Citi, Chase and Discover have been “relatively progressive in competing with the neobank movement,” Thunstrom says. “But the legacy bank-fintech partnership depends on the bank and its capacity to foster innovation.”
Because bigger banking institutions have more resources, they can transition to mobile banking quickly and easily—Albert says this results in lost business for some smaller banks and increased business for larger ones. He adds that the main challenges in transitioning to mobile banking are the development of a platform, usually an app for portable devices, and the implementation of proper security.
According to Thunstrom, regional banks have been more likely to partner with fintechs on innovation, while smaller banks often work with vendors. “These companies are relatively modern and aggressive— for the right price—in helping community banks with their mobile banking needs,” he says.
Community banks, meanwhile, continue to work to find a niche in this rapidly changing world. A group of community banks recently announced CHUCK, an open payments network that works to make players more competitive in the payments space.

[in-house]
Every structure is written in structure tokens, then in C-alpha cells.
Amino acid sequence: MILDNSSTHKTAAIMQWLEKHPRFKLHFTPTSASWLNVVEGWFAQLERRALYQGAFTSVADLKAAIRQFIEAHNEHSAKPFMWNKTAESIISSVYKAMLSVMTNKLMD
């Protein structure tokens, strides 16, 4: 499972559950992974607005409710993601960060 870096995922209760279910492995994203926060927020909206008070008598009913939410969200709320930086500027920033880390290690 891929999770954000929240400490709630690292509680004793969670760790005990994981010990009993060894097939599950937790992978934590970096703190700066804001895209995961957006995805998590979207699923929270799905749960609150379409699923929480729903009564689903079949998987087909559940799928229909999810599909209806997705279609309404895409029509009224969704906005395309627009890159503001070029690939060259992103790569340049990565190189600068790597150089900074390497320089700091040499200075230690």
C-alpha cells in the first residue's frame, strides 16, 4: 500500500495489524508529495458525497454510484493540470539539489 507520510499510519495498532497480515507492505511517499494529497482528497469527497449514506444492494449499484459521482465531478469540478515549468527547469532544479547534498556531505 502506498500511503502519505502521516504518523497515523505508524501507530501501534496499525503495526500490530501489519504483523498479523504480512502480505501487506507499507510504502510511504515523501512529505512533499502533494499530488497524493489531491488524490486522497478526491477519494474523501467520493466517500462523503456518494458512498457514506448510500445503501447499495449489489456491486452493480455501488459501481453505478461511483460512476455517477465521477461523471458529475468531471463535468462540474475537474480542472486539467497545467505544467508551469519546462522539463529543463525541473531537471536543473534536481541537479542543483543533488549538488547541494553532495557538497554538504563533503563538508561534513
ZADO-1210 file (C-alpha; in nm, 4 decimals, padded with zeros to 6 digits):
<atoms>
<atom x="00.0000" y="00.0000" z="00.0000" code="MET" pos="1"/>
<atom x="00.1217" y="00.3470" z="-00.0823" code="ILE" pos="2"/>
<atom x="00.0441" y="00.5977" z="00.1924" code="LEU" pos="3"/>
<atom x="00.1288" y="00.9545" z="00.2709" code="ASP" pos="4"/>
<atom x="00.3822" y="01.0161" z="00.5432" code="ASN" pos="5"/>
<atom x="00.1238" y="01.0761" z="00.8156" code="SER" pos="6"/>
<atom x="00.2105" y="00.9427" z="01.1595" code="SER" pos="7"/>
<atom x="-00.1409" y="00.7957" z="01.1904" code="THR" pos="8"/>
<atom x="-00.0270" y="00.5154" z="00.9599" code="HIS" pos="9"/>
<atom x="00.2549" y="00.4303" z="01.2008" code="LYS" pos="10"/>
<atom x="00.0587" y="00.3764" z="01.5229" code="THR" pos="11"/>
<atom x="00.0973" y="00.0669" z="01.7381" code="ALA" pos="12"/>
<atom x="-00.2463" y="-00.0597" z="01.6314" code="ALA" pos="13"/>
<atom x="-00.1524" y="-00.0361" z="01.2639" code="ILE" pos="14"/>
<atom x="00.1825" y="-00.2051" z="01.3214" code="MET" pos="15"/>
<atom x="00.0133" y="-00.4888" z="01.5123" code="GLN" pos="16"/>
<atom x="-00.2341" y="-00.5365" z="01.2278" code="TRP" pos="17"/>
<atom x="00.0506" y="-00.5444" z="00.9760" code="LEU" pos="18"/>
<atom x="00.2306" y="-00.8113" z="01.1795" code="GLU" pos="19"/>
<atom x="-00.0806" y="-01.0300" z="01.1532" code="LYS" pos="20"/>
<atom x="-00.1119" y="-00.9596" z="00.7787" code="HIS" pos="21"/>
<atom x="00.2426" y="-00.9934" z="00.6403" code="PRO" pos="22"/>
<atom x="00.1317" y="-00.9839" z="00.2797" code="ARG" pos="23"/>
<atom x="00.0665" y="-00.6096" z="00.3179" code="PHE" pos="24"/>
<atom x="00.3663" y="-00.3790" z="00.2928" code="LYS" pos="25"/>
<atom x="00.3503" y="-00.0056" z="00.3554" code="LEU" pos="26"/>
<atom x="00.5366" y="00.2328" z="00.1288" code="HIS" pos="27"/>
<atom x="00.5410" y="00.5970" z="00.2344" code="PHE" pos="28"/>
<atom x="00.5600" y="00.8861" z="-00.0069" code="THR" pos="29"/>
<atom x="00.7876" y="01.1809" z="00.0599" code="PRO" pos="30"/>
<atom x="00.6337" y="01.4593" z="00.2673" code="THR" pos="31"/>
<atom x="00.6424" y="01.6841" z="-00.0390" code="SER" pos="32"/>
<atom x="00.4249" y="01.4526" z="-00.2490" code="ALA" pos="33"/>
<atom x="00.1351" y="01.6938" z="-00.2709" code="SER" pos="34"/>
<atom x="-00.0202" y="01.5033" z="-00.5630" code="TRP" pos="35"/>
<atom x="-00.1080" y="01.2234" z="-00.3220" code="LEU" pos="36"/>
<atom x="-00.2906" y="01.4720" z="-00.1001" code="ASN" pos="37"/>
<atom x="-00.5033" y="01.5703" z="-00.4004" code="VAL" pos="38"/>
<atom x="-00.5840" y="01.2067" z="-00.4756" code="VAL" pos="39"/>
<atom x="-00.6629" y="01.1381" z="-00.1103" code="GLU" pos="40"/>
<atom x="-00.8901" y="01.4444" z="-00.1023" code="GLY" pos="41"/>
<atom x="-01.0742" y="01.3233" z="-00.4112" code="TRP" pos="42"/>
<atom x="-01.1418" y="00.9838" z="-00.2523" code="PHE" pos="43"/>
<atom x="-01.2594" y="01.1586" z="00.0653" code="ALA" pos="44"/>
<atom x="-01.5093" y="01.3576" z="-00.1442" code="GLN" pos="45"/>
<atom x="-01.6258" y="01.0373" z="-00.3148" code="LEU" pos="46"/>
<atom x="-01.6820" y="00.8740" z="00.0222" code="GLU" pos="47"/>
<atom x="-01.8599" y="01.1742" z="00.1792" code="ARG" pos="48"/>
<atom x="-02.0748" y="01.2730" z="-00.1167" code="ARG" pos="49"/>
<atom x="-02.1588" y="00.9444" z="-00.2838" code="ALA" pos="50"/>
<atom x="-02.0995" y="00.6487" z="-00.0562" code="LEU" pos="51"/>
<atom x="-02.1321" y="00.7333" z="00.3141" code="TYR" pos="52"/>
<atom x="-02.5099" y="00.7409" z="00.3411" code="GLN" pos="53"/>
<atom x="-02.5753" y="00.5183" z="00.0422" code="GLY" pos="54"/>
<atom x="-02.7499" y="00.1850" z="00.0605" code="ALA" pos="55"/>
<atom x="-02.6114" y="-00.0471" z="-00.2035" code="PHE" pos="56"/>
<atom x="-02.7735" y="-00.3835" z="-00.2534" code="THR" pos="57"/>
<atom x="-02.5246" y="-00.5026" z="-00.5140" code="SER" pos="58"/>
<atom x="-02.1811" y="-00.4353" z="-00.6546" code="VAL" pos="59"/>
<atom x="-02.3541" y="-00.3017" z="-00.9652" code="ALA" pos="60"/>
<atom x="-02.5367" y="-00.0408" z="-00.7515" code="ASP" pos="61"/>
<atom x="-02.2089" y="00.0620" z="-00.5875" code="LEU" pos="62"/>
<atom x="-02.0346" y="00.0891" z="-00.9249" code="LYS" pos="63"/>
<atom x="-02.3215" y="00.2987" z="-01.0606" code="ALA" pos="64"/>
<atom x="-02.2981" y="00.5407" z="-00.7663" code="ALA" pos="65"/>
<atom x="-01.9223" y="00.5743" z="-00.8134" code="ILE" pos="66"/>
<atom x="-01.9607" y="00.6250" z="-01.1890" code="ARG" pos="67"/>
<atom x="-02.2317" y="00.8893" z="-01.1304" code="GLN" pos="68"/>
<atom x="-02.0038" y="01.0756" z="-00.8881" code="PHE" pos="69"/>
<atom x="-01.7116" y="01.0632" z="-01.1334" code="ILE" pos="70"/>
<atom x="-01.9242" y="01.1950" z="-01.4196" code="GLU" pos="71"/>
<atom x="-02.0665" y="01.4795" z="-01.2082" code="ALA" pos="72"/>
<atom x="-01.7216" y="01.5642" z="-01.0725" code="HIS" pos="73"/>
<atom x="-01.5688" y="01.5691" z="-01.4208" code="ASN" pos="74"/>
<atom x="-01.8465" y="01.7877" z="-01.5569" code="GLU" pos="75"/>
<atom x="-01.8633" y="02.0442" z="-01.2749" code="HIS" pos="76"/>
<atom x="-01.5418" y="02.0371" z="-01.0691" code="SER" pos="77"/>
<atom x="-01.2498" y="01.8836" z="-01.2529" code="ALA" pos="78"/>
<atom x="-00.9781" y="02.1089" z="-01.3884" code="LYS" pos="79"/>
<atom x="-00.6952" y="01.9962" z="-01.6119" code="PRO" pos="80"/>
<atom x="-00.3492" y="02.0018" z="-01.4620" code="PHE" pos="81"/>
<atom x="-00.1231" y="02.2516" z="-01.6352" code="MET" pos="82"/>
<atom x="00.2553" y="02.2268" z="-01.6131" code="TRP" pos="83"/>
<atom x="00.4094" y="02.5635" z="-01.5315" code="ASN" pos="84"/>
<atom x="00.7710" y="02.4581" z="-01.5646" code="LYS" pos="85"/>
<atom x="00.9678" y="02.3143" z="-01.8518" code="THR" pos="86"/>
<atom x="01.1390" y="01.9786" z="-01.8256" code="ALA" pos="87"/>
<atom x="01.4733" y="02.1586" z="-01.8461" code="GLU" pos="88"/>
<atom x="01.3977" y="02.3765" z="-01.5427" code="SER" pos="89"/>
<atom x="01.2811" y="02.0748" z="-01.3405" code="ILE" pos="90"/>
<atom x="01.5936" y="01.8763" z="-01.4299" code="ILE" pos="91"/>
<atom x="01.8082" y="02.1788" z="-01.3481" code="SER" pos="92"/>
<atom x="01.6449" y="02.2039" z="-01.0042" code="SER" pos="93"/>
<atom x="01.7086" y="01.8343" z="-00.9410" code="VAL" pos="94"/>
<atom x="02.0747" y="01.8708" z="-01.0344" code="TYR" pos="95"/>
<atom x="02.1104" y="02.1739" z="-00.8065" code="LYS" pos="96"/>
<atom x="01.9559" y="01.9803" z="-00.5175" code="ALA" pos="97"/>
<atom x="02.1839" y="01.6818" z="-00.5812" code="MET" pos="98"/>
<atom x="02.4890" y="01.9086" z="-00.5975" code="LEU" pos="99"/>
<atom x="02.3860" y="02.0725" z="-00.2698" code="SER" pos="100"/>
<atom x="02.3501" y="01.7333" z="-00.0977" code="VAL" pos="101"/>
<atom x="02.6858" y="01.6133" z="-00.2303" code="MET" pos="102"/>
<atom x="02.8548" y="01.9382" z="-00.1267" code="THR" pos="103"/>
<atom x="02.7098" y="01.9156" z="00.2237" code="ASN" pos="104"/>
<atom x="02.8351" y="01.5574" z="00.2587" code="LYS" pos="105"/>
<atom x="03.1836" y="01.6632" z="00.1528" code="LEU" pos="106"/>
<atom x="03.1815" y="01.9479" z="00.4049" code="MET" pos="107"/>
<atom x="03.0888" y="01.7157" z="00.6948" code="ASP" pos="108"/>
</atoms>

“The challenge with community banking is maintaining relevance in a market where you are competing against national brands that can innovate faster and a younger population that may not be as loyal to the small-town, community bank model as they look for a brand or bank that is innovative,” Thunstrom said. “You may see some
community banks focus more heavily on small businesses or targeted segments of the marketplace to stay viable.”
As the consulting agency West Monroe put it in a recent report, “The events of the last two years have changed forever the way banks will conduct business. In what was already an industry facing challenges with customers and clients wanting a simpler, more tech-friendly way of doing business, life under pandemic conditions only amplified
these desires.”
One thing is now certain, the report continued: “Banks of all sizes must become digital enterprises—not only in terms of their customer interactions but also in digitizing and modernizing all facets of their operations, products and experiences.”